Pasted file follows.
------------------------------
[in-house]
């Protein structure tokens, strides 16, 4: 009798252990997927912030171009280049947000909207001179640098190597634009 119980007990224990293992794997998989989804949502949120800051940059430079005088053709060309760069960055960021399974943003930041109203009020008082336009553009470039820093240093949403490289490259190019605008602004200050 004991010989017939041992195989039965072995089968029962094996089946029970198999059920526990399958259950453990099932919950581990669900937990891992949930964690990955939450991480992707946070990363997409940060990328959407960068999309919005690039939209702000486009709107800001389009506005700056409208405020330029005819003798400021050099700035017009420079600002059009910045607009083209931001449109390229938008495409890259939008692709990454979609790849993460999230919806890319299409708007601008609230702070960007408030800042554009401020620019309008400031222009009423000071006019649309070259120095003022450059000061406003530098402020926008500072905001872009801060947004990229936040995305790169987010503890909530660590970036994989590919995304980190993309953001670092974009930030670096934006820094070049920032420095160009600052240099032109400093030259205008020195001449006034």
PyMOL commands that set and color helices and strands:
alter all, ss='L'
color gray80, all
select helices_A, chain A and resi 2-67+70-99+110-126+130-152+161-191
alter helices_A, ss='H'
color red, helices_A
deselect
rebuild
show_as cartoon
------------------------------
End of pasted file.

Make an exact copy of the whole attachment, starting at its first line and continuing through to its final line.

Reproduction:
[in-house]
């Protein structure tokens, strides 16, 4: 009798252990997927912030171009280049947000909207001179640098190597634009 119980007990224990293992794997998989989804949502949120800051940059430079005088053709060309760069960055960021399974943003930041109203009020008082336009553009470039820093240093949403490289490259190019605008602004200050 004991010989017939041992195989039965072995089968029962094996089946029970198999059920526990399958259950453990099932919950581990669900937990891992949930964690990955939450991480992707946070990363997409940060990328959407960068999309919005690039939209702000486009709107800001389009506005700056409208405020330029005819003798400021050099700035017009420079600002059009910045607009083209931001449109390229938008495409890259939008692709990454979609790849993460999230919806890319299409708007601008609230702070960007408030800042554009401020620019309008400031222009009423000071006019649309070259120095003022450059000061406003530098402020926008500072905001872009801060947004990229936040995305790169987010503890909530660590970036994989590919995304980190993309953001670092974009930030670096934006820094070049920032420095160009600052240099032109400093030259205008020195001449006034």
PyMOL commands that set and color helices and strands:
alter all, ss='L'
color gray80, all
select helices_A, chain A and resi 2-67+70-99+110-126+130-152+161-191
alter helices_A, ss='H'
color red, helices_A
deselect
rebuild
show_as cartoon